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STEM Club students celebrate the “Chemystery” of Halloween

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At The John Cooper School, Upper School chemistry teacher Cathy Mock is a faculty sponsor of the STEM Club, a club for students interested in all things science, technology, engineering and math. This October, she surprised club members with a science experiment that “carved” Halloween pumpkins.

Watch what happened in the Hello Woodlands video below:

The “Exploding Pumpkin” or “Self-Carving Pumpkin” experiment was a fun surprise for the STEM Society. Students had the opportunity to learn more about science at Halloween and learn a new way to carve a pumpkin with the guidance of their chemistry teacher.

In the experiment, the pumpkin is first carved and the pieces of the jack-o-lantern are positioned back into place. Next, a chemical reaction is created inside the pumpkin causing the carved pieces to project out of the pumpkin.

If you watch the video closely, Cathy Mock illustrates how the energy is released when you break a triple bond in a molecule of acetylene. The reaction that takes place inside the pumpkin uses calcium carbide to generate a small amount of acetylene gas. When the gas is ignited by the student, energy is released pushing pieces out of the pumpkin.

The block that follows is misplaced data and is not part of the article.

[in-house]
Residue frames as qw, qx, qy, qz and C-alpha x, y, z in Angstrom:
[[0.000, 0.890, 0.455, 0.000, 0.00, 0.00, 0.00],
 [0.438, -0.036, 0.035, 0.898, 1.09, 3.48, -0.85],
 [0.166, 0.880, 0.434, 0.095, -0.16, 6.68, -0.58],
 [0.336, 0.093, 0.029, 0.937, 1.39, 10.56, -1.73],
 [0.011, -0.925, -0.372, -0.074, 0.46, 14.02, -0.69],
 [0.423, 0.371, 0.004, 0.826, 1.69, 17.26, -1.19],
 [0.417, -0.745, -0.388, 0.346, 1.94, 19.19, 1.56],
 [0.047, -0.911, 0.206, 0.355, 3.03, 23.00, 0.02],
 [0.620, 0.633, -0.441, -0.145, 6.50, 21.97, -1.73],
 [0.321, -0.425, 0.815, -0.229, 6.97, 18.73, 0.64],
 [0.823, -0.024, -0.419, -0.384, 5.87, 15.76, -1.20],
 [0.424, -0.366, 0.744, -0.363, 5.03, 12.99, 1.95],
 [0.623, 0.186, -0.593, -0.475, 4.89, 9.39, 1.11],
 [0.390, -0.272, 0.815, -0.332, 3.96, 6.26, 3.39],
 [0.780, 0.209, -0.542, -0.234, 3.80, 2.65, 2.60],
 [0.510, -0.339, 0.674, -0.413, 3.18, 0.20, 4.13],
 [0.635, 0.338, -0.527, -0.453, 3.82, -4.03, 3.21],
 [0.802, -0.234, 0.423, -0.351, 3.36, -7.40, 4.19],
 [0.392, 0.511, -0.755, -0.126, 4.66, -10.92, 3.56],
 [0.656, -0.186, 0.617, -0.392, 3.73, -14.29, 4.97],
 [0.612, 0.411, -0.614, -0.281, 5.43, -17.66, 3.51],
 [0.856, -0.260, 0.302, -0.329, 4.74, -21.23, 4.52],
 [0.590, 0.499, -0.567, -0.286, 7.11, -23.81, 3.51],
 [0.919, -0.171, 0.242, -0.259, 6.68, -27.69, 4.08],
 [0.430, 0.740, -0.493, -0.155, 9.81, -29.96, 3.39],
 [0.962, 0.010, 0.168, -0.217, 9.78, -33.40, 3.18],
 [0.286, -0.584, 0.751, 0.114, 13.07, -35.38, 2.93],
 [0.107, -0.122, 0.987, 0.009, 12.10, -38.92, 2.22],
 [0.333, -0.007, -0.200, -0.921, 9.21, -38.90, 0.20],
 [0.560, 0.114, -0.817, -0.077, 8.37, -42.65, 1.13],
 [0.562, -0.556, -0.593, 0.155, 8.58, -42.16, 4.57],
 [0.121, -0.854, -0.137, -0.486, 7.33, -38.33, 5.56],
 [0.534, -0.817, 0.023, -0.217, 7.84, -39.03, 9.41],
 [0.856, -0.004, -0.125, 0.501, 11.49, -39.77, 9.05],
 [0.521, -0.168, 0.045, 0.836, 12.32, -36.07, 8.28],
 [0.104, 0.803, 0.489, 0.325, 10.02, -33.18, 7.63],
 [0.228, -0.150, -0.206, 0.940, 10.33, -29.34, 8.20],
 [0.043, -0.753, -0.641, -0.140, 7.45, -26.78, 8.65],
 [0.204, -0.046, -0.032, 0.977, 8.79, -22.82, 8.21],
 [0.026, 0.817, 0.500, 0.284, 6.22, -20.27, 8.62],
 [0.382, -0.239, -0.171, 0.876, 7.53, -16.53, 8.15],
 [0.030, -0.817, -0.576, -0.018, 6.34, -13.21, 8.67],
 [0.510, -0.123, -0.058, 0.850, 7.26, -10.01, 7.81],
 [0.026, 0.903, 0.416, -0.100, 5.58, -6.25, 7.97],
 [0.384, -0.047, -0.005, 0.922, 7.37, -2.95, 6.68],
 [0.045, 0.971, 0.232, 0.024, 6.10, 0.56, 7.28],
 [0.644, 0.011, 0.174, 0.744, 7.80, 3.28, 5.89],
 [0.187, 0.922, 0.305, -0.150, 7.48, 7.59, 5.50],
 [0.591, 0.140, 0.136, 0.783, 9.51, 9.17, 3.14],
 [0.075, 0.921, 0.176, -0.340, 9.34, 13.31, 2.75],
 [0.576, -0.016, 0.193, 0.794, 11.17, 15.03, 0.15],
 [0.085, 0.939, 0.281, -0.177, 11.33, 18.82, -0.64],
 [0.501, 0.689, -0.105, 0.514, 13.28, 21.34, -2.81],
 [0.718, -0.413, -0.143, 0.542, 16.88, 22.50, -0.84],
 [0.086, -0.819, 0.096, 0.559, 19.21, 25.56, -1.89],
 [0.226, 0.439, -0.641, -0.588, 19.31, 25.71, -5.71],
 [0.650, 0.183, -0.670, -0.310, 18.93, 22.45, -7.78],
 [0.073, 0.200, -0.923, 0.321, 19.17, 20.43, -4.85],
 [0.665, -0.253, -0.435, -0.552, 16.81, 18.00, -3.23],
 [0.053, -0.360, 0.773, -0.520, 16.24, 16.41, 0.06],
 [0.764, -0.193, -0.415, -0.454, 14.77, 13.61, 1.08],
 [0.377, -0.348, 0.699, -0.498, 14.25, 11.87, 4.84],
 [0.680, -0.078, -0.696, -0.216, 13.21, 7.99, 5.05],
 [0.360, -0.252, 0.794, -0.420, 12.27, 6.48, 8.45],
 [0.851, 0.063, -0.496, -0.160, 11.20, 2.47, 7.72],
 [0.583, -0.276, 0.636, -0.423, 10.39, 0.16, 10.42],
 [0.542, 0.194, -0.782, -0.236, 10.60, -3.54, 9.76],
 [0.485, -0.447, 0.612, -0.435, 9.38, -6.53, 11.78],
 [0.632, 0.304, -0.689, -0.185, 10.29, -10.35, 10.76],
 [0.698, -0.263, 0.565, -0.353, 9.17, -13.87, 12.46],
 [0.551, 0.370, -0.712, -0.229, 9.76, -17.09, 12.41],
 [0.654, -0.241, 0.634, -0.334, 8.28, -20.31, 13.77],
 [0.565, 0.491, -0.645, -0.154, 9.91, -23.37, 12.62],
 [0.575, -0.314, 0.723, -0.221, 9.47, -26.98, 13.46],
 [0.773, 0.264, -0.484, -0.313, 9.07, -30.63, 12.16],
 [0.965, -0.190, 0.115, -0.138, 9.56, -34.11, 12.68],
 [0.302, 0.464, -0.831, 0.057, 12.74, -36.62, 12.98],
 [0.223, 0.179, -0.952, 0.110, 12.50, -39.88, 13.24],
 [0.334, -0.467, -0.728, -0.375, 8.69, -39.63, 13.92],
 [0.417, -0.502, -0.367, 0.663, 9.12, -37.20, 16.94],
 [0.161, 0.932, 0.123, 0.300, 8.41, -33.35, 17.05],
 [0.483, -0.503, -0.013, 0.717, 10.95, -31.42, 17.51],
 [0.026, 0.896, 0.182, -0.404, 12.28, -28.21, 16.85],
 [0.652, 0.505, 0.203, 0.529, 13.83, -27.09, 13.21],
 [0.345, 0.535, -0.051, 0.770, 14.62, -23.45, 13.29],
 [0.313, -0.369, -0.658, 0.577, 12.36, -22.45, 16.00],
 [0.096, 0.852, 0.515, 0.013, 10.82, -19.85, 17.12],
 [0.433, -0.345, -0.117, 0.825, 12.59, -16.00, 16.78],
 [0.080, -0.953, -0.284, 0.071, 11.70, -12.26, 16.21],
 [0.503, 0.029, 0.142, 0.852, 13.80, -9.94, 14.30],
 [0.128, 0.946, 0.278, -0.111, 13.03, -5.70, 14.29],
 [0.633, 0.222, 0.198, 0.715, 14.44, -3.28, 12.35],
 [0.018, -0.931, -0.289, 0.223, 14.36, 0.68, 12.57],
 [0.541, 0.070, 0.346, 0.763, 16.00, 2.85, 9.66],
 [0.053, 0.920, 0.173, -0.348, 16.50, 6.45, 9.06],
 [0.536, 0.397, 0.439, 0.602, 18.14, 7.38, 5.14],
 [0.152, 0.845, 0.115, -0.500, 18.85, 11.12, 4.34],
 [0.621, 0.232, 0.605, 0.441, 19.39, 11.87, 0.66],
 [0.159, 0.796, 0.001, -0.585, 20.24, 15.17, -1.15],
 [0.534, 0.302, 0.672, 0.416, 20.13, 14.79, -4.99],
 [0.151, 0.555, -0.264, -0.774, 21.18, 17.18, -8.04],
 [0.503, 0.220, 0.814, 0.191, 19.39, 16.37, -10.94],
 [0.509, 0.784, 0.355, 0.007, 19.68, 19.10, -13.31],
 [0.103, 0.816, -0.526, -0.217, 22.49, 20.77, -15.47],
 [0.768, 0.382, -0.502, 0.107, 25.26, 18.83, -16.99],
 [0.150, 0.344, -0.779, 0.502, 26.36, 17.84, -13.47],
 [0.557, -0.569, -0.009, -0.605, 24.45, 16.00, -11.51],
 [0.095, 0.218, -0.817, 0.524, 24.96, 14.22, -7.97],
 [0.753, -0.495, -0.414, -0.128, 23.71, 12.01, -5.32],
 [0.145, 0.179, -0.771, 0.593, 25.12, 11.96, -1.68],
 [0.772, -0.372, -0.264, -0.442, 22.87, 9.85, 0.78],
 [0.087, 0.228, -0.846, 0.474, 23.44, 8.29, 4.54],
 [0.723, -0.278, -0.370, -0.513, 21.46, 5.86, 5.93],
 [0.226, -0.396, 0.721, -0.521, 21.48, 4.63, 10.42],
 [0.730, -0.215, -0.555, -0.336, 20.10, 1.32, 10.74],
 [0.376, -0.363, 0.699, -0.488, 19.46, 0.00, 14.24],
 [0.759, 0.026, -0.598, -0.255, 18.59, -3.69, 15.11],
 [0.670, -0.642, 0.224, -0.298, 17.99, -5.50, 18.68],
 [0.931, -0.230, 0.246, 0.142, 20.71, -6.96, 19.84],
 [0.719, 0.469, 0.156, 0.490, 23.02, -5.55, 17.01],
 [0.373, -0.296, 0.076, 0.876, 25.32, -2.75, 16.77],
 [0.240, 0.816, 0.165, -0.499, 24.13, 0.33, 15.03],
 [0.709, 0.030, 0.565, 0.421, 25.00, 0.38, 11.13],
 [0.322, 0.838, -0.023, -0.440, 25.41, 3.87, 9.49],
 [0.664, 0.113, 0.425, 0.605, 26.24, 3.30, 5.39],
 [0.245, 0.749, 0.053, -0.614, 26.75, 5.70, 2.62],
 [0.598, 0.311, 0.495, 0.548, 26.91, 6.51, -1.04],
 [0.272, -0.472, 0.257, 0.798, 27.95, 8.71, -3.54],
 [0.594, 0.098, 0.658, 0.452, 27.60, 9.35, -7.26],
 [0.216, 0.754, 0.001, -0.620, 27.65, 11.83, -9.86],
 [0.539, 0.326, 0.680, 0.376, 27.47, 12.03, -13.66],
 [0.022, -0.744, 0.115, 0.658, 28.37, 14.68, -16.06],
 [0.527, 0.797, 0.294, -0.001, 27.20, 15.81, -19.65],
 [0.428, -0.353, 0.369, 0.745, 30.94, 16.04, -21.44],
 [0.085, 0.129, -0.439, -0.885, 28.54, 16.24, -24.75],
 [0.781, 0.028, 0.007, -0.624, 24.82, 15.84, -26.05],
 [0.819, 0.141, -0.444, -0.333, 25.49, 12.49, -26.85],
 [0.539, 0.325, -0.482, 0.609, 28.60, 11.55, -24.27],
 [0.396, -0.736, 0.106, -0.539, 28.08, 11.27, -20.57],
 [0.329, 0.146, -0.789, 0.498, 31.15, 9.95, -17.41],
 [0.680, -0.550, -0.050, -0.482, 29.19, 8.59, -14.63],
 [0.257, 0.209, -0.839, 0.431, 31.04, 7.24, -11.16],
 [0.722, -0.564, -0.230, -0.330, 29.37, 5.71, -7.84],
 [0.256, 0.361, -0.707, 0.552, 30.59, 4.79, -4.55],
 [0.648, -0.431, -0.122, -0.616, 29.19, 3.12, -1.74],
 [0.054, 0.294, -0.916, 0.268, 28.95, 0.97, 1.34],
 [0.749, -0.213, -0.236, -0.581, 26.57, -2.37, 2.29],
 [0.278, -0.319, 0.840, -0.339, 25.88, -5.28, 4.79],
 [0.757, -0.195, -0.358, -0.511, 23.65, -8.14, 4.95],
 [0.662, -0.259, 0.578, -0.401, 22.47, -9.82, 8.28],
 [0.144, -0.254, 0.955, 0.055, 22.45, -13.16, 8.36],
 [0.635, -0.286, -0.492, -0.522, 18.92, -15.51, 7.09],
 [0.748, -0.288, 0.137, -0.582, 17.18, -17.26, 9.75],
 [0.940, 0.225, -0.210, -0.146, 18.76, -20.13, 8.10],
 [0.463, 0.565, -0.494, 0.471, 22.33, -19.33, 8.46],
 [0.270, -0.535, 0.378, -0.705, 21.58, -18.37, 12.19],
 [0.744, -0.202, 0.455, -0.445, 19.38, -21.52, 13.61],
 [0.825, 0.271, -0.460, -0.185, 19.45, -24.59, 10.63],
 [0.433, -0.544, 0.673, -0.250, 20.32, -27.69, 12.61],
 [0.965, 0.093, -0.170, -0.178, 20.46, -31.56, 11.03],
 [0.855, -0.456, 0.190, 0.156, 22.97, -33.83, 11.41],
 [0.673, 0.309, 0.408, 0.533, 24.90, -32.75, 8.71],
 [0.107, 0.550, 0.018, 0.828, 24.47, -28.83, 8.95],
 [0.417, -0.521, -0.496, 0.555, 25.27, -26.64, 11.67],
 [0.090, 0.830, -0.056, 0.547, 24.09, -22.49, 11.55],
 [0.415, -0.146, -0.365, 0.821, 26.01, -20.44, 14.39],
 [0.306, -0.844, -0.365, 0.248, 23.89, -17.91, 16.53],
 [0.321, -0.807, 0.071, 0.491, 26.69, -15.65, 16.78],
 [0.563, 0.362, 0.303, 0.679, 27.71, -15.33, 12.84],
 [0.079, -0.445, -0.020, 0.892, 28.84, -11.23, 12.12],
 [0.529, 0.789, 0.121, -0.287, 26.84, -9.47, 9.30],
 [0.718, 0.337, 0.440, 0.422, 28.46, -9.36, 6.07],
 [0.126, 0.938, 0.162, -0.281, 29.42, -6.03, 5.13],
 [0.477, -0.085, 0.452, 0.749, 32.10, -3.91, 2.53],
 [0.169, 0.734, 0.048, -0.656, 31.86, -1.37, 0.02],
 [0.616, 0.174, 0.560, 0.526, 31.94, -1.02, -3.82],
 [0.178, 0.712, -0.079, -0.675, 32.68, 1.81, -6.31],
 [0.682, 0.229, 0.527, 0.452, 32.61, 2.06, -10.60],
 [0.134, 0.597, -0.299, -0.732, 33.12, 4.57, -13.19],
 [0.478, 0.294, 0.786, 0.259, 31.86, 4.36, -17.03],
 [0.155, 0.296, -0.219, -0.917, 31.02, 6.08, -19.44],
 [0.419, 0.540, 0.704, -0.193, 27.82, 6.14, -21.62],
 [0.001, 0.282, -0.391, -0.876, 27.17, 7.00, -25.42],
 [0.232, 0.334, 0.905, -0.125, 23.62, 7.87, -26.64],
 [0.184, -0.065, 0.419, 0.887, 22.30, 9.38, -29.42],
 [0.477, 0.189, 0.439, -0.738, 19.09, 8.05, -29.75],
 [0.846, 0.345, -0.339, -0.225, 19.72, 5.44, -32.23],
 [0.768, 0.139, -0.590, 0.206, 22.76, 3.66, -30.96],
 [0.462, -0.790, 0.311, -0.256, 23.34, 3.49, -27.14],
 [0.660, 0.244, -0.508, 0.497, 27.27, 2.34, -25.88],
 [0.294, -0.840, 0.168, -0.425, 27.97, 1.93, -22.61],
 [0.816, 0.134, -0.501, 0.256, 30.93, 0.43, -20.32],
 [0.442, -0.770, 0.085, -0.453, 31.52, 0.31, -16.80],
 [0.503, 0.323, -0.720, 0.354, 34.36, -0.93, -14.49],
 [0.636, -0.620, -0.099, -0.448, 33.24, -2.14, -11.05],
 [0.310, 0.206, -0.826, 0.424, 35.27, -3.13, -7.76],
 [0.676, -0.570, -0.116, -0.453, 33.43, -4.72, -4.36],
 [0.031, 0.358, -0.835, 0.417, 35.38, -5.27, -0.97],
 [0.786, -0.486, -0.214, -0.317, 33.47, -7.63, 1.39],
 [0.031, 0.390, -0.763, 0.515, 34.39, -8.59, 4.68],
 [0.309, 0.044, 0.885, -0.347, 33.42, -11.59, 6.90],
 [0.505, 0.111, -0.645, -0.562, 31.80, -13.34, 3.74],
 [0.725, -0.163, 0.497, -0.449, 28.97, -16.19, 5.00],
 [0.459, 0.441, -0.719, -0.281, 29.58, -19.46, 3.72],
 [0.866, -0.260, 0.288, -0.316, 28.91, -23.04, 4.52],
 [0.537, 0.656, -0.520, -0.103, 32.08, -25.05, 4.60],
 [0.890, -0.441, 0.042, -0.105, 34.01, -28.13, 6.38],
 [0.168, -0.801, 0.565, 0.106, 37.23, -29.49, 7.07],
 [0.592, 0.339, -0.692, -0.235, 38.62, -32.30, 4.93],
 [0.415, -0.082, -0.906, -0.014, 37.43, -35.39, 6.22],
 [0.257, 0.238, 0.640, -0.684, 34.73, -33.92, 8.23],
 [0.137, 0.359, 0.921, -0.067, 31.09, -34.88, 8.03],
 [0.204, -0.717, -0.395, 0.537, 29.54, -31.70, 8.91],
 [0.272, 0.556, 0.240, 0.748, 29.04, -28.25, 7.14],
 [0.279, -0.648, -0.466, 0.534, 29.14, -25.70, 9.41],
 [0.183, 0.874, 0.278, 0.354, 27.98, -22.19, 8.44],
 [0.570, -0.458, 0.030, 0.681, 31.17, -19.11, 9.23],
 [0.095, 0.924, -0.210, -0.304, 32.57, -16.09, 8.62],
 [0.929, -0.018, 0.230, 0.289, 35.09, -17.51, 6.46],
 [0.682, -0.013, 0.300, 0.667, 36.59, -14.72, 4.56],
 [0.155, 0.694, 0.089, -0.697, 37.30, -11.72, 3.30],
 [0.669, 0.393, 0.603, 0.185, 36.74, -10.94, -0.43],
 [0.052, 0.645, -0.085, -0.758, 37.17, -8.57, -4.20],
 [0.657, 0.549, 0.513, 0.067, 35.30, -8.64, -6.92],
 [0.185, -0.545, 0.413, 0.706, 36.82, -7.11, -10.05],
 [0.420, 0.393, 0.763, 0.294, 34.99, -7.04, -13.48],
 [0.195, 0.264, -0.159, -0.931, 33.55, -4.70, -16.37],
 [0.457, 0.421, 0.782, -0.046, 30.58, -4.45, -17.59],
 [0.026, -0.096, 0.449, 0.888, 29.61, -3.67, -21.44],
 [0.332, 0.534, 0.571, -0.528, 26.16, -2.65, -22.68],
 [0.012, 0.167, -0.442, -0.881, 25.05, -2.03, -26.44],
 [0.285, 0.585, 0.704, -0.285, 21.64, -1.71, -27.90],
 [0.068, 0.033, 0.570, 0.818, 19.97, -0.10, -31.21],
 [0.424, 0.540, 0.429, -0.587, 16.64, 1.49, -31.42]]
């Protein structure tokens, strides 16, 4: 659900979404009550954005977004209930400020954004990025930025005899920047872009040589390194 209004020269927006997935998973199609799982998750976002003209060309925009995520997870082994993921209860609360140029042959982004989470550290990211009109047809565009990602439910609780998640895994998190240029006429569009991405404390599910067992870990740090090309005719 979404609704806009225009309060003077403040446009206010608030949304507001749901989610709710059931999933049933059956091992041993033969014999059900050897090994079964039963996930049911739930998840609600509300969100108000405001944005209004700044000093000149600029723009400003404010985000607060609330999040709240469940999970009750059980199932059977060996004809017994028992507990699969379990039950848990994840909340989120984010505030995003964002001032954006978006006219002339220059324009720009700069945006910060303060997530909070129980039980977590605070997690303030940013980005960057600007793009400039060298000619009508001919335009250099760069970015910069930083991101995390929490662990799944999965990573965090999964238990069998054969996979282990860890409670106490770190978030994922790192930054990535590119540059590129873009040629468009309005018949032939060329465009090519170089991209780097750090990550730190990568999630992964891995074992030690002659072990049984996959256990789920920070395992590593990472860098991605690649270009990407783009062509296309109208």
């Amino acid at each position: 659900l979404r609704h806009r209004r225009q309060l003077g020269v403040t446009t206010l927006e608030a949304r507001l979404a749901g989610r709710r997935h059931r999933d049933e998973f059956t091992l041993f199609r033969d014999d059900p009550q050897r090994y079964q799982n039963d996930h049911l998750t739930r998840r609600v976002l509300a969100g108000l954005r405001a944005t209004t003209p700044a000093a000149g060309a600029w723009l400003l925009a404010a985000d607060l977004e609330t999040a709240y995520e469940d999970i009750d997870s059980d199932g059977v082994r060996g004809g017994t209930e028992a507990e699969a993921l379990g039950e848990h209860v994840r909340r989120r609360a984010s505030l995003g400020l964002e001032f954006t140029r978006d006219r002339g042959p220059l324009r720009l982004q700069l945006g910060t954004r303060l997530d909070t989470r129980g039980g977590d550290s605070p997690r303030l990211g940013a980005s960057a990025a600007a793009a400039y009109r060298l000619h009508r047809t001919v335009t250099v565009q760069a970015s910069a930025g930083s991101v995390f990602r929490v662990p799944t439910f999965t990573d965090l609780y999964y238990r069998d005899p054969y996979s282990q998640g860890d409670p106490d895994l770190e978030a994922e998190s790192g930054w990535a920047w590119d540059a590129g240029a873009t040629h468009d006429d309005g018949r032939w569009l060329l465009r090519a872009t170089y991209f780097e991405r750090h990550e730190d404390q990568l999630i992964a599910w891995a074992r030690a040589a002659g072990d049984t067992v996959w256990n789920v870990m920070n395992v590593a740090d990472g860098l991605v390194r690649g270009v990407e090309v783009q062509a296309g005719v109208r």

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One of the many positive aspects of a Cooper education is that a wide variety of club and leadership opportunities are made available to students in all three divisions. From the arts, to chess, robotics, or culinary clubs, students can explore their passions and develop new ones. With more than 15 organizations to choose from, students share their interests and advance worthy causes.

To learn more about The John Cooper School and STEM club, visit johncooper.org.

 

 

The information provided in this article and video are for educational purposes only. Please do not try this experiment at home without the help of your local amazing chemistry teacher or exploding pumpkin professional.

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